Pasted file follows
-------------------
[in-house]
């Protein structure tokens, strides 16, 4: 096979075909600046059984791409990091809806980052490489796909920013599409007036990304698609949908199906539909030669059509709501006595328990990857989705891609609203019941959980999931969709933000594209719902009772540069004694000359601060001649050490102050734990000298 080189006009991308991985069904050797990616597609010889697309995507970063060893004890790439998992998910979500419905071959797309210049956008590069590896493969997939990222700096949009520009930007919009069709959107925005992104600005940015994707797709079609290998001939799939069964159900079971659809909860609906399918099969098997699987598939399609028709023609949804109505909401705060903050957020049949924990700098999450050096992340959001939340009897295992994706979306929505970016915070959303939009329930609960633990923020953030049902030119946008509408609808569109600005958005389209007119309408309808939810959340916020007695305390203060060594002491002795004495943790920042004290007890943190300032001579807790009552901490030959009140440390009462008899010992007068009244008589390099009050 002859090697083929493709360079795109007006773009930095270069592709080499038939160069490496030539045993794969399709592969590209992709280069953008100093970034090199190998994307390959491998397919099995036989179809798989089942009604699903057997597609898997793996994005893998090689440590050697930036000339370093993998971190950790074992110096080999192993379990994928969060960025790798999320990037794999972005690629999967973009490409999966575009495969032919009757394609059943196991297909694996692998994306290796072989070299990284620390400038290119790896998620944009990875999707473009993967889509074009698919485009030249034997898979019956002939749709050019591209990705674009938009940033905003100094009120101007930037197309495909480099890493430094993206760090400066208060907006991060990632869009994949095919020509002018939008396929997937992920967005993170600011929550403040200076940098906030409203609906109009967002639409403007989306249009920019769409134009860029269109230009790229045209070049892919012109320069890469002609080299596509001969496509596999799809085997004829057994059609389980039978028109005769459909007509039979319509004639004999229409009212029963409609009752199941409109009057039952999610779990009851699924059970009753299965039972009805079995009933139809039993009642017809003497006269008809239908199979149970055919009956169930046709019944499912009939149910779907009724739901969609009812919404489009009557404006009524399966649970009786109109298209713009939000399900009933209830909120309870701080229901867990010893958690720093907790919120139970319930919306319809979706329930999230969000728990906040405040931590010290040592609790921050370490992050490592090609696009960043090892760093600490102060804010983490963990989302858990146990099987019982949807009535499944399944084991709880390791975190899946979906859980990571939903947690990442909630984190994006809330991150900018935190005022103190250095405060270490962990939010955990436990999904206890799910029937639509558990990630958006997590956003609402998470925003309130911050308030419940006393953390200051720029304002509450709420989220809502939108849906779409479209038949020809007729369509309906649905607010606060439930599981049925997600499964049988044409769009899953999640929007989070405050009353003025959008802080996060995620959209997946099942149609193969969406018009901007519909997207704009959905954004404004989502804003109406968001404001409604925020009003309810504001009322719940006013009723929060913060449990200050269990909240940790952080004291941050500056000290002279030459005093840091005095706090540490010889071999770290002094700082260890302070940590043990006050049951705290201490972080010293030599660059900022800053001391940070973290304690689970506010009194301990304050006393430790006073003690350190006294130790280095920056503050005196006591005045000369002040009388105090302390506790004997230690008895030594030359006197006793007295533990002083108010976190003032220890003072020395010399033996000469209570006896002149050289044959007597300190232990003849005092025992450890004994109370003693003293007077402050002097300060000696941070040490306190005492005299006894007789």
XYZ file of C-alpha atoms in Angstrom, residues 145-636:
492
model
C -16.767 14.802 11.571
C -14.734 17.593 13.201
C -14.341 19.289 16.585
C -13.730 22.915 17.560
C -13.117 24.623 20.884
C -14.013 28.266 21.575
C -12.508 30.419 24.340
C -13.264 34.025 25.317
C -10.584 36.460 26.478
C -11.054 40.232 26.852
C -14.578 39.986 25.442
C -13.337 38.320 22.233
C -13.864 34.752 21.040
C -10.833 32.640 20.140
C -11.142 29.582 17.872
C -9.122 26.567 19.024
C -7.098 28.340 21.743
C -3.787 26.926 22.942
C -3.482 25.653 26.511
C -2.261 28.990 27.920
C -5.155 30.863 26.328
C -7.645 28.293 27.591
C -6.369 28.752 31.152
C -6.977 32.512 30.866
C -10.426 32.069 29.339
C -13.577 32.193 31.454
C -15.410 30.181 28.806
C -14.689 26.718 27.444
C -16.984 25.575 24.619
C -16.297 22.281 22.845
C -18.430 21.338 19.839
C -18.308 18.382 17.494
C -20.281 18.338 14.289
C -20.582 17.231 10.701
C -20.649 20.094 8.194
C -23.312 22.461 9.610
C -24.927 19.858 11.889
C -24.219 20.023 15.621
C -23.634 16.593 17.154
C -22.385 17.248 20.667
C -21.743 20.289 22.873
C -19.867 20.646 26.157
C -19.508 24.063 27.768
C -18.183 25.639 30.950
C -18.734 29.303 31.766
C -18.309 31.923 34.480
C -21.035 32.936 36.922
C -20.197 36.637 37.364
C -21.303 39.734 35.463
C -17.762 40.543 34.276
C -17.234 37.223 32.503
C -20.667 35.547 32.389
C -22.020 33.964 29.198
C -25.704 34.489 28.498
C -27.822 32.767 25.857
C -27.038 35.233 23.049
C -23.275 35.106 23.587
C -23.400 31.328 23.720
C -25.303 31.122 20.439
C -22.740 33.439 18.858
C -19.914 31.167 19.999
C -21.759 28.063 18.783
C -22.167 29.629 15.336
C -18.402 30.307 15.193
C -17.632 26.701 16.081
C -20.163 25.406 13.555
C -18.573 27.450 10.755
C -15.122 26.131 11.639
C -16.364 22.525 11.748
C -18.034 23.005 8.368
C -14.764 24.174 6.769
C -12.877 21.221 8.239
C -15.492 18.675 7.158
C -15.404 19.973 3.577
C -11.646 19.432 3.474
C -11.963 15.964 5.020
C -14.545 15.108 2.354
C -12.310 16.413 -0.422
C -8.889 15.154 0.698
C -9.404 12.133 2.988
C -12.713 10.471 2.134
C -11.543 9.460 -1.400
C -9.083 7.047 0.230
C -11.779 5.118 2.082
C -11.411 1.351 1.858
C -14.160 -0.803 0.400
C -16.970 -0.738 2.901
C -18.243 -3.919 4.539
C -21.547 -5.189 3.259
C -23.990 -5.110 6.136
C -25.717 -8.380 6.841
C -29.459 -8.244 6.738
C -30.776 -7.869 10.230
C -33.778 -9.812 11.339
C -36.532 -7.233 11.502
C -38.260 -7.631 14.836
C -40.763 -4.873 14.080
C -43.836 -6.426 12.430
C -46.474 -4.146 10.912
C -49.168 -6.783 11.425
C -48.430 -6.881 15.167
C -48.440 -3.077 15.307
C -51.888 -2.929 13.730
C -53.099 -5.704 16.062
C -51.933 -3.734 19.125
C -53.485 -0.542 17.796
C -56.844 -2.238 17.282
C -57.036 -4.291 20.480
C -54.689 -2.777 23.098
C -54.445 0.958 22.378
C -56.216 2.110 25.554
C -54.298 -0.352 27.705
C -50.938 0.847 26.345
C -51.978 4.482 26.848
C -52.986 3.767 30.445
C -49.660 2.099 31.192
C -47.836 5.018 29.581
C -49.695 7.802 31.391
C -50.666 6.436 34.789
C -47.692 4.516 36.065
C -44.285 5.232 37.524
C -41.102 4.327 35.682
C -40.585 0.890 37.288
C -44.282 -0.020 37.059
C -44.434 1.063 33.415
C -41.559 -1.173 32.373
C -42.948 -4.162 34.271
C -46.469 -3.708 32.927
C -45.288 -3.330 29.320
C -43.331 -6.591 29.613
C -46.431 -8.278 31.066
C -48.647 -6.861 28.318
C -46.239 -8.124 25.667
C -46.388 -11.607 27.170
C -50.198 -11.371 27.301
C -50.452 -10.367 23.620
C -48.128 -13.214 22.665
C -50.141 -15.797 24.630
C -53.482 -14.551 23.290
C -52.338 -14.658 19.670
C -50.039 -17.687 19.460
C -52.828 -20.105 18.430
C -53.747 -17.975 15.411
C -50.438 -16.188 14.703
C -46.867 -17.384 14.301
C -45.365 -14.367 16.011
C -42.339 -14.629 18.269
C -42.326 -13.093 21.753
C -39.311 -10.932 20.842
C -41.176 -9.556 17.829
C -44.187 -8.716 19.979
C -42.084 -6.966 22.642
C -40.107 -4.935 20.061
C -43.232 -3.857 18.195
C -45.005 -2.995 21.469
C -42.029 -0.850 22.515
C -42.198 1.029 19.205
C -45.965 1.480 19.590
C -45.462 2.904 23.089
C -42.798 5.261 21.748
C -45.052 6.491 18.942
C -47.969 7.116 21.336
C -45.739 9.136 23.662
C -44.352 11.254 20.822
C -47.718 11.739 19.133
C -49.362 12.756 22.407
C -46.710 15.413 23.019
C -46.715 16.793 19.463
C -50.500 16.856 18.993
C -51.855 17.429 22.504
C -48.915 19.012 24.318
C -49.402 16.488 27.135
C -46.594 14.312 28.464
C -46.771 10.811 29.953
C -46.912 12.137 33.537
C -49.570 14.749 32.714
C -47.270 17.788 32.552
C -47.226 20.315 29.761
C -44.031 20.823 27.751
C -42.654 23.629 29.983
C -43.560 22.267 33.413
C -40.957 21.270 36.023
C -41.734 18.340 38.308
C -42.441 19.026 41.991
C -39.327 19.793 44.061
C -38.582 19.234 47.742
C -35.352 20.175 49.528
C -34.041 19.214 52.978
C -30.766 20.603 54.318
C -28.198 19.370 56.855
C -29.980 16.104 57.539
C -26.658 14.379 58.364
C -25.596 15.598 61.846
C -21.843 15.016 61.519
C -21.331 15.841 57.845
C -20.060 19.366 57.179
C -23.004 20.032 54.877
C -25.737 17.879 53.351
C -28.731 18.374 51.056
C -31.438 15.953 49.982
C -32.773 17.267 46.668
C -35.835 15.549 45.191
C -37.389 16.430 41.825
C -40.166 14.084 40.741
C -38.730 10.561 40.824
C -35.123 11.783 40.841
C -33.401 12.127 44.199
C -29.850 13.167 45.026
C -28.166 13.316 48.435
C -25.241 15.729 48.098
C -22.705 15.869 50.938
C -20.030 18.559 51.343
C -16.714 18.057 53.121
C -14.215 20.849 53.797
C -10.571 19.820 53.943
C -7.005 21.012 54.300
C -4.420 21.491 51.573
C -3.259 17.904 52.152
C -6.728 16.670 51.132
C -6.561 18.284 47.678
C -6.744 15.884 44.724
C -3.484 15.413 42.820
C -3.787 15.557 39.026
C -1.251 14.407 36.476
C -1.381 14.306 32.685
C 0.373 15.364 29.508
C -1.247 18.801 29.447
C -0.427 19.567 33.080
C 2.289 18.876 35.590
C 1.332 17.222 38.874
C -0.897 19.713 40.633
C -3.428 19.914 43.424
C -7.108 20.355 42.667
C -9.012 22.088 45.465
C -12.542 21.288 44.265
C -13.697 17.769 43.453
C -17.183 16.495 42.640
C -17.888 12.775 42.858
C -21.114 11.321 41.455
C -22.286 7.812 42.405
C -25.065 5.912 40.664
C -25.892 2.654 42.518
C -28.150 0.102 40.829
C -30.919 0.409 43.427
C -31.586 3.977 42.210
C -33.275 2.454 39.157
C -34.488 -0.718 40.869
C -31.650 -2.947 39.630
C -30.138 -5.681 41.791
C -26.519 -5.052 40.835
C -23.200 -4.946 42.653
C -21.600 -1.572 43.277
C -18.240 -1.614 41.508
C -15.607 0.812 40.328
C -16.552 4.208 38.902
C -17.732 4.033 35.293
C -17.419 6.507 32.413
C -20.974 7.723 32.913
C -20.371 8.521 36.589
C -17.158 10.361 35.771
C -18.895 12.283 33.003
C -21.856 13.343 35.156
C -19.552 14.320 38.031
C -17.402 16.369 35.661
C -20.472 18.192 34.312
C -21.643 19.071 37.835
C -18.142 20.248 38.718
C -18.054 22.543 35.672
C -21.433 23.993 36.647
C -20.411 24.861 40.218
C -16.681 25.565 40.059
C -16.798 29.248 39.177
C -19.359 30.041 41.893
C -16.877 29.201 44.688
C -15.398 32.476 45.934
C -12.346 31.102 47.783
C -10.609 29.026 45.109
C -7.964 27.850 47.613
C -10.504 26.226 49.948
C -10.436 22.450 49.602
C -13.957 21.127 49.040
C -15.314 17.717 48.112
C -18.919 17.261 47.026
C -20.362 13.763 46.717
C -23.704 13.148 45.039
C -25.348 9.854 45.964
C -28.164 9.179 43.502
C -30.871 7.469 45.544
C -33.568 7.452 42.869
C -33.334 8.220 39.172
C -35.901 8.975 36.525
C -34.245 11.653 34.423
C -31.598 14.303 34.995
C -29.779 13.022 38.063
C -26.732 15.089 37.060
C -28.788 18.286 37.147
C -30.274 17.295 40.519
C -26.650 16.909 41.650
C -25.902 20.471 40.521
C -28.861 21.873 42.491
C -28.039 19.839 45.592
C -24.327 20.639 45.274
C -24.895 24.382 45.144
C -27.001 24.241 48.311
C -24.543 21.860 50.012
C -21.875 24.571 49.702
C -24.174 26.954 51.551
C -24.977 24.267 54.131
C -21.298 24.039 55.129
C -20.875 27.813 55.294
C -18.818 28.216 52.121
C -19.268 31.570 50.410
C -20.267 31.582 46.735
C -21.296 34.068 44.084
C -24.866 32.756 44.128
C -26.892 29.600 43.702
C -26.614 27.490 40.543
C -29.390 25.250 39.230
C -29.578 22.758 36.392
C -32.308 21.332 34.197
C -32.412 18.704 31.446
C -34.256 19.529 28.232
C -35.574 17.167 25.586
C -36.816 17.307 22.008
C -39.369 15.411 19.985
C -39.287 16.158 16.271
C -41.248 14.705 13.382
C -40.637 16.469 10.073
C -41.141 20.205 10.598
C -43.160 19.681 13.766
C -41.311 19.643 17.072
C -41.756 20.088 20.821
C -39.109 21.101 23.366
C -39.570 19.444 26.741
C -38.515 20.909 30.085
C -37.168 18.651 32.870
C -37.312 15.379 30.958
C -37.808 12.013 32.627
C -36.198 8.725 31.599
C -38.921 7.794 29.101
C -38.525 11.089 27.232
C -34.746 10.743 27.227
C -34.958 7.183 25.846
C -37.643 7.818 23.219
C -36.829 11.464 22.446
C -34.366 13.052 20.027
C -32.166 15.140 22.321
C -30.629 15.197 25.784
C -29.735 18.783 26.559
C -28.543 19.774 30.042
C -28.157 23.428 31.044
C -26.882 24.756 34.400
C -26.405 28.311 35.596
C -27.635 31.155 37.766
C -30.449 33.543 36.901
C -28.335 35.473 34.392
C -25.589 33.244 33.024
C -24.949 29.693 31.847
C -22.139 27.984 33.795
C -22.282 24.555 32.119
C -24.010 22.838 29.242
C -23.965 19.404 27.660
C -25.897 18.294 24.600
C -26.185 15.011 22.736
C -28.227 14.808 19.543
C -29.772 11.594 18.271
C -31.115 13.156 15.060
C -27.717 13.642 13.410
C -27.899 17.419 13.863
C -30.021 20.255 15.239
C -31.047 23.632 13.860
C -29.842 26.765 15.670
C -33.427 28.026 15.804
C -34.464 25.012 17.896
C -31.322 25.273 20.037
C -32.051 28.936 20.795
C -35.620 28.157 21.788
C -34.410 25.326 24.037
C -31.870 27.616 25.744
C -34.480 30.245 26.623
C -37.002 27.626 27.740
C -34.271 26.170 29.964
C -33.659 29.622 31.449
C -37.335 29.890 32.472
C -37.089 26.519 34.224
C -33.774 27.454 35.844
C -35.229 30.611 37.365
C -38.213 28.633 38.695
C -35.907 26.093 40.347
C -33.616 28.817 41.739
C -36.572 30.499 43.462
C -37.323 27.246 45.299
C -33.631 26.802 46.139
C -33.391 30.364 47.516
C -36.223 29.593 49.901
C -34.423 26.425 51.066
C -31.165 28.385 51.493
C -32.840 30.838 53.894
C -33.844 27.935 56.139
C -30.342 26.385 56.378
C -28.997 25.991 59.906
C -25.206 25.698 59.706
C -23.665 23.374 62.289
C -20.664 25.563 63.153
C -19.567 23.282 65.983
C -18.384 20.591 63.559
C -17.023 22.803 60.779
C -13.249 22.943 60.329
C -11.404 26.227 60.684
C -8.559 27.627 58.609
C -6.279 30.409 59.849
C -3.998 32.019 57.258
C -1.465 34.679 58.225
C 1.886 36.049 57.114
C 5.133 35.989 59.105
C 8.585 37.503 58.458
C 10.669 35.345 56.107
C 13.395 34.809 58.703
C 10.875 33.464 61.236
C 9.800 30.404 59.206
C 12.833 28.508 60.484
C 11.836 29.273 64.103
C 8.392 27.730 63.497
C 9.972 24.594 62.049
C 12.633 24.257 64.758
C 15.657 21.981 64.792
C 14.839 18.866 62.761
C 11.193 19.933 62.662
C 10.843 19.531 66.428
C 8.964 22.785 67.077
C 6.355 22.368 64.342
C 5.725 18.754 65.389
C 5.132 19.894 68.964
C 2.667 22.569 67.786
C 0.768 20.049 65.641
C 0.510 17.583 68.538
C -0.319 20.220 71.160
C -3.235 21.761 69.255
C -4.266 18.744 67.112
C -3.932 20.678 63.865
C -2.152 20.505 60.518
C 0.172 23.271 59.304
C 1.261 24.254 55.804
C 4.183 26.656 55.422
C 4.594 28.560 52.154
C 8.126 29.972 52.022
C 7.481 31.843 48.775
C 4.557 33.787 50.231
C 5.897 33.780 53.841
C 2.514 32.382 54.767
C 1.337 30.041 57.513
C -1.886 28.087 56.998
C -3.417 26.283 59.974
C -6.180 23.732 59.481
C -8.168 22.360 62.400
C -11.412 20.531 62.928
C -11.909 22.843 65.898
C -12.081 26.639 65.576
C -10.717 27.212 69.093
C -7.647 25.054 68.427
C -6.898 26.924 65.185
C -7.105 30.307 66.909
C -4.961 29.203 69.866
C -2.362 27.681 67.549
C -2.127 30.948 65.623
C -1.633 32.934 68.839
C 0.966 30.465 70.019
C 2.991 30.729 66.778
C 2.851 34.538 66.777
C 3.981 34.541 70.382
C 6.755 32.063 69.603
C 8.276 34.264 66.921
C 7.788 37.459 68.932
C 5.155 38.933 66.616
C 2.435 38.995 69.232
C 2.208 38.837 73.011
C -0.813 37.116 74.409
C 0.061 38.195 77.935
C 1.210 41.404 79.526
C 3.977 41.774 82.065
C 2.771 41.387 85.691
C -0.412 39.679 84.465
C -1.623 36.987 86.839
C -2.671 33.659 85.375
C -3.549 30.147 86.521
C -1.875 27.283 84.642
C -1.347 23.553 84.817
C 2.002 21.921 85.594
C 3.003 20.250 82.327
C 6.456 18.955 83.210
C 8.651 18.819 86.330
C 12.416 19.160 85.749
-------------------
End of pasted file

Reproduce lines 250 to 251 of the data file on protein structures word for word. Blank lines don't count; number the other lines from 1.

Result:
C -31.586 3.977 42.210
C -33.275 2.454 39.157